Children and Mental Health

 

Mental health of children in the emotional, behavioral, social, and cognitive domains is one of the keystones of childhood development, just as important as their physical health.

World Health Organization (WHO) defines general health as “physical, mental and social well-being”. This means parents need to be as conscious of a child’s mental status as they are of a child’s physical condition. Otherwise low self-worth, negative feelings, poor performance in school, and being involved in unhealthy lifestyles threaten their life.

As Parents you can promote your child’s mental health in various aspects;

Encourage responsibility in your child. Assign chores, establish routines, and help them to admit their faults and be honest about their mistakes.

Set boundaries for your child’s behavior. Provide consistent limits and follow through with reasonable consequences.

Listen to your child. Create a safe environment within your family where your child can express thoughts and feelings.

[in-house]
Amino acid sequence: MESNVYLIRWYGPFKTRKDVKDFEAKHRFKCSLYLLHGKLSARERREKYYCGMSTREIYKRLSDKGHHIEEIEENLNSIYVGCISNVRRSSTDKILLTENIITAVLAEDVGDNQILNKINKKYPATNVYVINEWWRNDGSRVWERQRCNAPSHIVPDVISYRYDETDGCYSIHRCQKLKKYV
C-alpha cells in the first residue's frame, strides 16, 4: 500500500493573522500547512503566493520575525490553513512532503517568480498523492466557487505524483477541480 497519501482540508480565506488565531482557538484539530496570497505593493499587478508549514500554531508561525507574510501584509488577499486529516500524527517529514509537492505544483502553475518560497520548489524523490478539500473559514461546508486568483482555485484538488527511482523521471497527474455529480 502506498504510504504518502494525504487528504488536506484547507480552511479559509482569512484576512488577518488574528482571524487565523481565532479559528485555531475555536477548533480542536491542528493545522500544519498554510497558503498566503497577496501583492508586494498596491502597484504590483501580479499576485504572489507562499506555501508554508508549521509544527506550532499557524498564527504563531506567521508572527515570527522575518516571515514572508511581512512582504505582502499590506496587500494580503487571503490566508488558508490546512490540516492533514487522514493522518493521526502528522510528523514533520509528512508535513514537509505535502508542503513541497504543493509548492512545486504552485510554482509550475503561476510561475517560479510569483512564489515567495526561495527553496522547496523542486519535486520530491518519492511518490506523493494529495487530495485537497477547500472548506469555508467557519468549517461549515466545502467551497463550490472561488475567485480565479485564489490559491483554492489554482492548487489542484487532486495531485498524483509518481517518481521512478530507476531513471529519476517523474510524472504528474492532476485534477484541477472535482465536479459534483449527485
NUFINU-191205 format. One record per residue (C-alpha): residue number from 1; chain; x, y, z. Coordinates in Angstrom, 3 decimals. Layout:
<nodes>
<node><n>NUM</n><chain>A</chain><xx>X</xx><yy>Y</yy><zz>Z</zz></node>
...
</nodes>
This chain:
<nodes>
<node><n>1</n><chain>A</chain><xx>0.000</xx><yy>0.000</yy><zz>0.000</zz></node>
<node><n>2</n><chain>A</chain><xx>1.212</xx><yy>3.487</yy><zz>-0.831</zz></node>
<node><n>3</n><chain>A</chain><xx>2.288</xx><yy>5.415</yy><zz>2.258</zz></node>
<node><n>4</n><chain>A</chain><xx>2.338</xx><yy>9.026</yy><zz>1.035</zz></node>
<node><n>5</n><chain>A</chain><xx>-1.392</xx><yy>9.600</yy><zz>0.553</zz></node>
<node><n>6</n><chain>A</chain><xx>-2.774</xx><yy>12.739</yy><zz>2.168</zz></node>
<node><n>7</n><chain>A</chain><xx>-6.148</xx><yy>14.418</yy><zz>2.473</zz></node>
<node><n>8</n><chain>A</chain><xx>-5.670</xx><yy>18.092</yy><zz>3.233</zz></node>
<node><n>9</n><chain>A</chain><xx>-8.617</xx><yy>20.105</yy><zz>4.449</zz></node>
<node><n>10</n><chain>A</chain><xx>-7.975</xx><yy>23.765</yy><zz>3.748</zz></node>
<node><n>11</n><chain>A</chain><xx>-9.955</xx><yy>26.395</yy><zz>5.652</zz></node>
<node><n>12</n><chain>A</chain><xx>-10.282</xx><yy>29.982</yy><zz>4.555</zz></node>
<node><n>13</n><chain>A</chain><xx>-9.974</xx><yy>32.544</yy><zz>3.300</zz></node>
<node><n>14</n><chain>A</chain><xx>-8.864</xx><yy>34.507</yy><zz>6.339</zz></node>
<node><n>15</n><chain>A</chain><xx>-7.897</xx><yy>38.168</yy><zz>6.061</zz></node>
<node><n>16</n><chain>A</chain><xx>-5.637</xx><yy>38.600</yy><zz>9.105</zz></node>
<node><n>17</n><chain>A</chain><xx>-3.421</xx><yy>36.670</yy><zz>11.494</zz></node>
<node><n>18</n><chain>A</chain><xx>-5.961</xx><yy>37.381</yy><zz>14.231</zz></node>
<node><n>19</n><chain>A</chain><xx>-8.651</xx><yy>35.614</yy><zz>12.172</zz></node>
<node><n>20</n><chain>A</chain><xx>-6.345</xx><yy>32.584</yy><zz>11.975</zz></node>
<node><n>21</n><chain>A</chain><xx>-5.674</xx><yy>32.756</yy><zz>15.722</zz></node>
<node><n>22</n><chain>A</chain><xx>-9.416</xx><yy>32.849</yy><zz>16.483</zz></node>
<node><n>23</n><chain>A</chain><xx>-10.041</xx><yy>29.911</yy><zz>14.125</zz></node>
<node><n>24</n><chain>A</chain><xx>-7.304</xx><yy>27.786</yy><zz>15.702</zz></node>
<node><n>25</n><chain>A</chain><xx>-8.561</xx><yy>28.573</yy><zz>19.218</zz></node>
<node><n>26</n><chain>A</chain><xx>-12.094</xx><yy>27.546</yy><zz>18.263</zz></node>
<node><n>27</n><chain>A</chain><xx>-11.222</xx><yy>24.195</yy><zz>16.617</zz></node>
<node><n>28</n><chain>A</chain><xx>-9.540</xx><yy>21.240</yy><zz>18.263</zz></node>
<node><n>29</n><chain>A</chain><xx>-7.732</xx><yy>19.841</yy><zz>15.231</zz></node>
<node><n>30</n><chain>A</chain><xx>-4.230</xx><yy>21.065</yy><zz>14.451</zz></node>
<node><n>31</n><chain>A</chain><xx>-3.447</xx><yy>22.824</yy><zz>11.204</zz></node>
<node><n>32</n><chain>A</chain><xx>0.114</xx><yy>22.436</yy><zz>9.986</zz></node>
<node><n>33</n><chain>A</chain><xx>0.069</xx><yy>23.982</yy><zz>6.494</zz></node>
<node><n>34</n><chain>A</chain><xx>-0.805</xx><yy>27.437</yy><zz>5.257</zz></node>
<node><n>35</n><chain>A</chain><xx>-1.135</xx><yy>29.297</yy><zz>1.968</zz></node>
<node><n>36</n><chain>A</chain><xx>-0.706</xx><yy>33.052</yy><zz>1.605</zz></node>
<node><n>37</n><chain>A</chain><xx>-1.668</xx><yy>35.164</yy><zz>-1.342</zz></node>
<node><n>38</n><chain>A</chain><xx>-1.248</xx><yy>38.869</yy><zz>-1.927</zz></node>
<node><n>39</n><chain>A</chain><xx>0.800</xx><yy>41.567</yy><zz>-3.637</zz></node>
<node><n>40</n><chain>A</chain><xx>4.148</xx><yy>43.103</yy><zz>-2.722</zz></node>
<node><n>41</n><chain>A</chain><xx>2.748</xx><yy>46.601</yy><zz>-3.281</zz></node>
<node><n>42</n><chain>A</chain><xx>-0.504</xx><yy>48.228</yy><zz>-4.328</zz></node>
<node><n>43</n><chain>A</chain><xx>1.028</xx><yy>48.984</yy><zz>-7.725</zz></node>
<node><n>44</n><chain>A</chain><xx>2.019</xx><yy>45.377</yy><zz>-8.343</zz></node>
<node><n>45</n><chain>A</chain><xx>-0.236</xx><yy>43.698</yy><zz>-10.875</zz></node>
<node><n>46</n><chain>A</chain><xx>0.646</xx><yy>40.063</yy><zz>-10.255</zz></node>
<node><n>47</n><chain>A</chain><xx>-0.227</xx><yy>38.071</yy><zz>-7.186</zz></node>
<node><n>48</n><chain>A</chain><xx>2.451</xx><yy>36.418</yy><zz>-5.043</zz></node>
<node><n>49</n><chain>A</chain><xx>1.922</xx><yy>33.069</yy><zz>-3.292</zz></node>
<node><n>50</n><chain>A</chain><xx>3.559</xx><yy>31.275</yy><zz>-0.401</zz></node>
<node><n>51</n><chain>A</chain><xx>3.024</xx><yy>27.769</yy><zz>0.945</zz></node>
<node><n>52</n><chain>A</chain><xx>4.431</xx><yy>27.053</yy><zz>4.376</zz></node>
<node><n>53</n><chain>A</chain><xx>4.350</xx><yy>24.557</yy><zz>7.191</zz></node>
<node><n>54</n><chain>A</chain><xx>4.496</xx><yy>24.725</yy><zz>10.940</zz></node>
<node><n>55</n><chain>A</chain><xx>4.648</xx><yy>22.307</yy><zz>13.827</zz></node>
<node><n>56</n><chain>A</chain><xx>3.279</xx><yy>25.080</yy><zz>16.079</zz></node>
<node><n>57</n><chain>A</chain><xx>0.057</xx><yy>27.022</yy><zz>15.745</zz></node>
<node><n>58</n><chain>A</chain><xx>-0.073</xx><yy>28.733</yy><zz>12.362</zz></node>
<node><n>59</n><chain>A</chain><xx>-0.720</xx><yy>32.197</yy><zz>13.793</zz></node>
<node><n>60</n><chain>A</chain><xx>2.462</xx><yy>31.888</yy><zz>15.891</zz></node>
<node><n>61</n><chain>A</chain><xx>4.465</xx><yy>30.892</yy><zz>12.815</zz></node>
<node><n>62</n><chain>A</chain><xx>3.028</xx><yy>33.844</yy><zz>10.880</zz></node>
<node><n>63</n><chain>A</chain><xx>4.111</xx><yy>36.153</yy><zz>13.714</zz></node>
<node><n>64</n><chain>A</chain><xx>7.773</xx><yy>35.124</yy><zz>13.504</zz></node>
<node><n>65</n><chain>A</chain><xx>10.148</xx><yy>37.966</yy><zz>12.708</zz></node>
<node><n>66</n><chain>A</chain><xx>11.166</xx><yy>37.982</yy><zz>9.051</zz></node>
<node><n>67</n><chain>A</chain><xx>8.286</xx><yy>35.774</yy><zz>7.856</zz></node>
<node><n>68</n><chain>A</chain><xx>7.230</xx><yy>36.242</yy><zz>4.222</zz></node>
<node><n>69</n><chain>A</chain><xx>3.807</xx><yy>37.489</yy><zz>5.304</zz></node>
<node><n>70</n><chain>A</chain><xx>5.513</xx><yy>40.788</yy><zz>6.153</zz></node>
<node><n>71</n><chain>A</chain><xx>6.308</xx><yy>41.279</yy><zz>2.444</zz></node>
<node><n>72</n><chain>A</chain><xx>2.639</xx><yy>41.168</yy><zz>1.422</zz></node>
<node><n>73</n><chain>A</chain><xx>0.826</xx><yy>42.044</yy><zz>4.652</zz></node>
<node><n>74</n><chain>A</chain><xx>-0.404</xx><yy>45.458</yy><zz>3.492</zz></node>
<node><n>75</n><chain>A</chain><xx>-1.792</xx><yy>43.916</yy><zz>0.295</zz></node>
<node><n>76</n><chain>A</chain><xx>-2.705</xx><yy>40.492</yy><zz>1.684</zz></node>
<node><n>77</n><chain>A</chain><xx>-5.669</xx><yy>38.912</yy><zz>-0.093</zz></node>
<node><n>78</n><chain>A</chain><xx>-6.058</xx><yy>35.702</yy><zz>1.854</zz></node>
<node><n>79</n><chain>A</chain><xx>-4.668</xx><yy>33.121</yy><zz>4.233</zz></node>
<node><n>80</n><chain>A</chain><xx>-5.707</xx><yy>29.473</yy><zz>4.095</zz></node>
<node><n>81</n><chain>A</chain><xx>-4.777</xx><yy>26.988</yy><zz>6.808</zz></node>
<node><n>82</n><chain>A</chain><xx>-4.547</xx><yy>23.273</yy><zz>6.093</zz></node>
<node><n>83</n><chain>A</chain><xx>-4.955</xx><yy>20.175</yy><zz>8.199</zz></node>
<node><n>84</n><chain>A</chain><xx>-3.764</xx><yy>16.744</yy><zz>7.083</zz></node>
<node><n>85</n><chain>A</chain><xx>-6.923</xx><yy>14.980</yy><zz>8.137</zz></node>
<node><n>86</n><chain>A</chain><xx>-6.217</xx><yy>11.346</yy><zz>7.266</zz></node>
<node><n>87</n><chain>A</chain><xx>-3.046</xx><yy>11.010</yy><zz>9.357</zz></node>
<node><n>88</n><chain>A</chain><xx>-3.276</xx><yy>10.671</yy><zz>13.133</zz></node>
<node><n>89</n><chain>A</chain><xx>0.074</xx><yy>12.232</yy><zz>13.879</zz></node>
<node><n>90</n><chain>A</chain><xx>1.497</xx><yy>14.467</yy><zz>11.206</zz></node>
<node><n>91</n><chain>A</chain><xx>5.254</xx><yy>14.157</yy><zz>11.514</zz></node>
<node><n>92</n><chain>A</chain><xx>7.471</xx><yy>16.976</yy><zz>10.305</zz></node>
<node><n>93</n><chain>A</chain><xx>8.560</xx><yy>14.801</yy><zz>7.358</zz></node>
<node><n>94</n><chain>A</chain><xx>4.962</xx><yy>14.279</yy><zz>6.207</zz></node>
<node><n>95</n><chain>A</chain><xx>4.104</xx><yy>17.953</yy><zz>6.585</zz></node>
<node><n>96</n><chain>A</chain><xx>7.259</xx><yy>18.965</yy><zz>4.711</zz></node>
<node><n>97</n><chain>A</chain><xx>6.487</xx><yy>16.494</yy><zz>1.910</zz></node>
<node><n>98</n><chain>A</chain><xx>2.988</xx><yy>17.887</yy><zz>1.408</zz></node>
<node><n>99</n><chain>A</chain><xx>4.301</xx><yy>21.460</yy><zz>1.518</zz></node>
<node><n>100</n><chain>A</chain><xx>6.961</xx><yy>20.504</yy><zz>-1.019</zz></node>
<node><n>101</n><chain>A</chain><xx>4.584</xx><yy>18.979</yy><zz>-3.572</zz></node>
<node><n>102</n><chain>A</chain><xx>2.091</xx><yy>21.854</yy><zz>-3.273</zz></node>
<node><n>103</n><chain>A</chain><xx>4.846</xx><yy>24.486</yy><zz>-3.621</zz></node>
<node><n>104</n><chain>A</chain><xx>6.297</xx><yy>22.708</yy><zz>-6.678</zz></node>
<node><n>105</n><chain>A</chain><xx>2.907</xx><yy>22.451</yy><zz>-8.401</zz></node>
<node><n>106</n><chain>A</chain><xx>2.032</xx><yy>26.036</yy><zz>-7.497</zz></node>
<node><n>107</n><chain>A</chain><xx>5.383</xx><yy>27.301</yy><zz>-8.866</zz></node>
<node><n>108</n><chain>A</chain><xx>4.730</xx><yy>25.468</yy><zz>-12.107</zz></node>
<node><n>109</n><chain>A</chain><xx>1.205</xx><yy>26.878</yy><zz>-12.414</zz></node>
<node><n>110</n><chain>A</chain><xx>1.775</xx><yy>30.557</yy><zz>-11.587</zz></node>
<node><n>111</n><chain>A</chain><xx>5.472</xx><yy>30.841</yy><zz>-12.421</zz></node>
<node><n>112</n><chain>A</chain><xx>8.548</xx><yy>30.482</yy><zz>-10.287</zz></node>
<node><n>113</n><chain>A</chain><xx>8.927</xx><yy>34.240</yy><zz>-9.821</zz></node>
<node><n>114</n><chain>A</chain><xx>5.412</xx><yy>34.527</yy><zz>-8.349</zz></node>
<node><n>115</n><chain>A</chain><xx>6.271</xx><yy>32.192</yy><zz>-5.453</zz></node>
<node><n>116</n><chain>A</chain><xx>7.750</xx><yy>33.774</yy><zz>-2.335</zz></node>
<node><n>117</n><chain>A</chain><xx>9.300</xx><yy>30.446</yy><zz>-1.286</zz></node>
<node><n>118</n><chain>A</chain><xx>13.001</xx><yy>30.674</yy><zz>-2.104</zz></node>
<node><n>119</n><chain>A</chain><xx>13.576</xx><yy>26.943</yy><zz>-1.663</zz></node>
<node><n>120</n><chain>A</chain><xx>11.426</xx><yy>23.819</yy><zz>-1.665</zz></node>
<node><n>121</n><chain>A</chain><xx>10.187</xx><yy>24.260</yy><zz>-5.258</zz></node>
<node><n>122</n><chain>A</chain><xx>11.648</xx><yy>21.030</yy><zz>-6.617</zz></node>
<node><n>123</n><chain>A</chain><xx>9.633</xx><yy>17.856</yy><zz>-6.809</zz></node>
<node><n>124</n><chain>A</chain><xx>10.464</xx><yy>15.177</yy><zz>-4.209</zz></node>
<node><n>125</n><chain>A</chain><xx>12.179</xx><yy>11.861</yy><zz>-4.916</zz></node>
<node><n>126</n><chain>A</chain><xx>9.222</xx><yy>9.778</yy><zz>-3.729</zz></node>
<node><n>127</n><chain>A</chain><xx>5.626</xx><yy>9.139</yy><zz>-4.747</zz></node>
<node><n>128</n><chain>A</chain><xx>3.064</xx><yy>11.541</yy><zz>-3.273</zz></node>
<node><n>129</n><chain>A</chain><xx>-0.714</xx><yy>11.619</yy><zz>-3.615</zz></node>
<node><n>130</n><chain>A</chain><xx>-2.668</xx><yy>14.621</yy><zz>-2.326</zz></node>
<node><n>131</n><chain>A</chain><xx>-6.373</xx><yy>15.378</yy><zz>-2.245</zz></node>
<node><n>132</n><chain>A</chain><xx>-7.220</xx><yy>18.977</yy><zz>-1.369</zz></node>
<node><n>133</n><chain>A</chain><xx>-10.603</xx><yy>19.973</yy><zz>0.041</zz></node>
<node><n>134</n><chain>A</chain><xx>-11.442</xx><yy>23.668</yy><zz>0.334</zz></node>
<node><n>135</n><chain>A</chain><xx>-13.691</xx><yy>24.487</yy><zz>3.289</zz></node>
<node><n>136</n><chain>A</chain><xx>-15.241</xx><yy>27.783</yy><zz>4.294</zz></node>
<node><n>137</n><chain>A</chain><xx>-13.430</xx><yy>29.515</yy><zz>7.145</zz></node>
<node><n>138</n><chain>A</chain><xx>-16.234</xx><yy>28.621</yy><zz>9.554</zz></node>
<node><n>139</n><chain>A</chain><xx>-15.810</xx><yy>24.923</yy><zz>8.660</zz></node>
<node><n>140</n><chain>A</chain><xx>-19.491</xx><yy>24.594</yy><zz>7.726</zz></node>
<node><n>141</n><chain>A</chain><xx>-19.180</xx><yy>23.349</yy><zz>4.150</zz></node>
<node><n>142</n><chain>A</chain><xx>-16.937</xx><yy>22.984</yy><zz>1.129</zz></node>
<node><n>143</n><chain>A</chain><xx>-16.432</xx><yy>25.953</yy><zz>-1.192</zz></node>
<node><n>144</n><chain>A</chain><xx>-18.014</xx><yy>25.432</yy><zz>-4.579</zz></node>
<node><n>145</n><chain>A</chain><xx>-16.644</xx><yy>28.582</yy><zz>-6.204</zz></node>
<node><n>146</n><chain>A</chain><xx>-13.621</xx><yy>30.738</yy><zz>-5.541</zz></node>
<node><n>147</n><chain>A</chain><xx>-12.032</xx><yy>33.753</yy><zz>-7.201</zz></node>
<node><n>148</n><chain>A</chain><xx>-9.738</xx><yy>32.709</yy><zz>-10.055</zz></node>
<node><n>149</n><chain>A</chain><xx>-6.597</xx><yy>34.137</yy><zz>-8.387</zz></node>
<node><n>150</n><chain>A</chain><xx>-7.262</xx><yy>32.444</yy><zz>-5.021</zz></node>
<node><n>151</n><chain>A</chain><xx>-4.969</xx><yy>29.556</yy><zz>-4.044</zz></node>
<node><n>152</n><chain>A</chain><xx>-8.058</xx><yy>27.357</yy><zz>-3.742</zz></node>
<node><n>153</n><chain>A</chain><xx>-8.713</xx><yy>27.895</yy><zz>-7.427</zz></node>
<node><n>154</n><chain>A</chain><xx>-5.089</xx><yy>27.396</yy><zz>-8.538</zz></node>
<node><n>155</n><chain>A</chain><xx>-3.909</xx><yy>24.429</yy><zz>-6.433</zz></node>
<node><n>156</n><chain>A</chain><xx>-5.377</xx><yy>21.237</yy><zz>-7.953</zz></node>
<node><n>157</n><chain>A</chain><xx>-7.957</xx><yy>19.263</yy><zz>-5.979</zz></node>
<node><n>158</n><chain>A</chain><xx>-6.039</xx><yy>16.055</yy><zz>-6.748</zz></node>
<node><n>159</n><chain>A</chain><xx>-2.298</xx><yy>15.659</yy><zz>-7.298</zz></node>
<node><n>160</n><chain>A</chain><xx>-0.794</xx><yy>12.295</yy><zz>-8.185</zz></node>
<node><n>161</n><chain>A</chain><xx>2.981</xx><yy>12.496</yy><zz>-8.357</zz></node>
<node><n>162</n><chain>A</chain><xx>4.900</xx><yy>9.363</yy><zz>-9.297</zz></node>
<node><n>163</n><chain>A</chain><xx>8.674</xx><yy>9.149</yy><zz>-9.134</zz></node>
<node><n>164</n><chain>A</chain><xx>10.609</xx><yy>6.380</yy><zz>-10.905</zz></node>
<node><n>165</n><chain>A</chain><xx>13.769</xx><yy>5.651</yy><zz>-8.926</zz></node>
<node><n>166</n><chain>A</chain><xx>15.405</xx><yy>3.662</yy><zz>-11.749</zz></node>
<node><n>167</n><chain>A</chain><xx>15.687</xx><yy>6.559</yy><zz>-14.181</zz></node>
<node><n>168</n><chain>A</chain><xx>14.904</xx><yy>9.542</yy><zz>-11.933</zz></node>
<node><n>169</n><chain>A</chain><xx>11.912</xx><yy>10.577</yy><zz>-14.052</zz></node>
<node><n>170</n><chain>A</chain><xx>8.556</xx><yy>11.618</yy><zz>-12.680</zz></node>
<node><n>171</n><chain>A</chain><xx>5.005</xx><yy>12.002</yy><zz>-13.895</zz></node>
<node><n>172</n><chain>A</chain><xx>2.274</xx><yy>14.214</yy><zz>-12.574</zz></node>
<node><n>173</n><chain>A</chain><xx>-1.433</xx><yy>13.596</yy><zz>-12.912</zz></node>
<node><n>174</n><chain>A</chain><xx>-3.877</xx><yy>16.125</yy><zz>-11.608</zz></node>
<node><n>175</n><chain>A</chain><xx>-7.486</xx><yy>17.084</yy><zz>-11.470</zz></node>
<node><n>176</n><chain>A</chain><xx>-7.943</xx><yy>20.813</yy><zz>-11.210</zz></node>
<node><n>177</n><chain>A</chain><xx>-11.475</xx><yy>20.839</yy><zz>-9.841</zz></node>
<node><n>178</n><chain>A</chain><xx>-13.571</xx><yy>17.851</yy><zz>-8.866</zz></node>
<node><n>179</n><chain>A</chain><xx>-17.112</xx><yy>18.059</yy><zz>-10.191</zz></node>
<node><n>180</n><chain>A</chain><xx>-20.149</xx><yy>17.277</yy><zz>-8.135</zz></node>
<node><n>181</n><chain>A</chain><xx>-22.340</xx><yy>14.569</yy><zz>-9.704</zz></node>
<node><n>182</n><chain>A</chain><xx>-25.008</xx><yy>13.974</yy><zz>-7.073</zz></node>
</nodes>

Nurture independence in your child. Praise your child’s efforts and encourage positive risk taking and decision-making.

Help your child with their special needs.  If your child has a diagnosed disability, is excessively distracted, has some kind of developmental delay, is unable to concentrate in the classroom, or has frequent angry outbursts, she or he may benefit from considerations for special services. These measures may include psycho-educational, speech and language, and occupational therapy assessments.

A healthy mental condition allows children to think clearly, develop socially, learn new skills, improve their self-confidence and shape a healthy emotional outlook on life.

Dayonix Pharma/ December 2018

The content of this blog is not intended to be a substitute for professional medical advice, diagnosis, or treatment. Always seek the advice of your physician or other qualified health professional regarding any medical condition. While every care is taken to ensure the accuracy of the information presented in the blog and to describe best generally accepted current practices we cannot accept any liability for errors or omissions or for any consequences from application of the information given.

December 25, 2018